6. Forever 21
Forever 21, who sent out 13 December emails in 2012, kept their visual merchandising away from the normal imagery associated with the season. In doing so, their communications felt a little lacklustre compared to the exciting campaigns of Urban Outfitters, ASOS and Nasty Gal. Ten of the emails were heavily sales focused, and traditional in their lack of styled imagery, large discount symbols and red and white slogans. Product barely seemed to return to full price following the start of their mid-season sale on the 15th November and they missed opportunities to pull together festive-wear or New Year’s Eve outfit inspirations. Interestingly though, for a mass market retailer not normally associated with Resort, they promoted their Resort Ready Exclusive collection on the 27th December. This plays into their newness-seeking consumers hands – many of whom will have tired of the near-continual sales.
Many retailers aren’t just evoking a seasonal feeling with their visual merchandising, but also through novelty product. In the last two weeks Christmas novelty jumpers have been arriving at New Look, Boohoo, ASOS, River Island and Topman. In fact, there are 631 women’s items currently retailing with the word “Christmas” in the title, 229 men’s and 282 children’s – suggesting that Father Christmas isn’t just for the kiddies!
Christmas novelty jumpers were a big success for River Island in 2012’s holiday period, with a £25 Polar bear jumper arriving in store on the 19th October and selling out by the 30th October and a £20 Christmas pudding Dolman top selling out in 9 days during November. They brought a similar Dolman top, featuring either a robin or a penguin into stock on the 29th October this year, with an elevated price of £30.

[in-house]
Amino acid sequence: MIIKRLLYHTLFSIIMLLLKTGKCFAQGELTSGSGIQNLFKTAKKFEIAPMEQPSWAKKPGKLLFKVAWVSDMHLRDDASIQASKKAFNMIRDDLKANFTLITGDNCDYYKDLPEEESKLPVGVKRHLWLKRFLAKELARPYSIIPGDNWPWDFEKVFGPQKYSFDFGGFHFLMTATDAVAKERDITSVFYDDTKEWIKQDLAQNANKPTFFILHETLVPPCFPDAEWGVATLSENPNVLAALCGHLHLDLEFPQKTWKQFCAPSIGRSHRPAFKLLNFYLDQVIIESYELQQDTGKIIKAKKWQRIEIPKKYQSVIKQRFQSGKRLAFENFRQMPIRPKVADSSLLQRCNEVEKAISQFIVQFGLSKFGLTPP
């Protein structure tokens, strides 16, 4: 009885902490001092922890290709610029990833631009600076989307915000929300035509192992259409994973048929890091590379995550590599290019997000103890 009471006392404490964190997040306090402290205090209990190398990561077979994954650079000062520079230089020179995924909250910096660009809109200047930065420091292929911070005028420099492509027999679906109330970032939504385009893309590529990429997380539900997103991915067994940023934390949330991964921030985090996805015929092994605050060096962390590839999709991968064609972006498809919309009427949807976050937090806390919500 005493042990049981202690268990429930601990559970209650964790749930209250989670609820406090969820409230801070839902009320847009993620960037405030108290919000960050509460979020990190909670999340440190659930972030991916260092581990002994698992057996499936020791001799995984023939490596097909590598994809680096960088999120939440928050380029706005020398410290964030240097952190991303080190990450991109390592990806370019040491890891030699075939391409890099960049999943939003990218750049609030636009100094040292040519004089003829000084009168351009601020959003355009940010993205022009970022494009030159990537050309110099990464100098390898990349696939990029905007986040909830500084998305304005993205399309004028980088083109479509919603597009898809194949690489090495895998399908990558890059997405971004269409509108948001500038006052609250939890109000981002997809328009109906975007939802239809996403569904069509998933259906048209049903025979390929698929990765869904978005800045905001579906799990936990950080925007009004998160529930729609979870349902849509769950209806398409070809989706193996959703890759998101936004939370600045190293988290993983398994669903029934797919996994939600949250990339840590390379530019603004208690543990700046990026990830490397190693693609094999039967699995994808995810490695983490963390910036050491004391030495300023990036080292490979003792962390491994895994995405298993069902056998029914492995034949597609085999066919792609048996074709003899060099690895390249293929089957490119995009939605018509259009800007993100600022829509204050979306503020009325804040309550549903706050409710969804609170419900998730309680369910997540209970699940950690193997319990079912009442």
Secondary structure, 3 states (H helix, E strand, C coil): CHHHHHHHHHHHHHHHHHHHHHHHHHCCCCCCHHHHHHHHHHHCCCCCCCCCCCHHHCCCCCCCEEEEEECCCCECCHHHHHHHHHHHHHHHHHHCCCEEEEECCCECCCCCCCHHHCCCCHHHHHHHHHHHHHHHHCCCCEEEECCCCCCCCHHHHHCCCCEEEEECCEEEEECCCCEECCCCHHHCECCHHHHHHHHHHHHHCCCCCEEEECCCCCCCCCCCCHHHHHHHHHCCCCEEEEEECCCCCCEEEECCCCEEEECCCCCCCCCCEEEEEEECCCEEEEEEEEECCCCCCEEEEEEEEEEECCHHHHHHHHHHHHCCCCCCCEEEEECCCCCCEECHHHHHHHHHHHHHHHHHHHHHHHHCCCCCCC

Those products also span price points, showing they’re not just throwaway funnies. Womenswear Christmas items that are currently on the market cover the breadth of £1.40 – £1,021, with the majority falling into jewellery, sweaters, onesies, underwear and socks. Charlotte Olympia’s festive-themed items sold at My Theresa and Net-a-Porter, are evidence that luxury can get in on this trend. Her ‘Jingle Bells’ pumps at £650 sold out of 7 of 10 sizes fully priced for My Theresa and the £595 Holly flats sold out in 3 sizes, full priced at Net-a-Porter.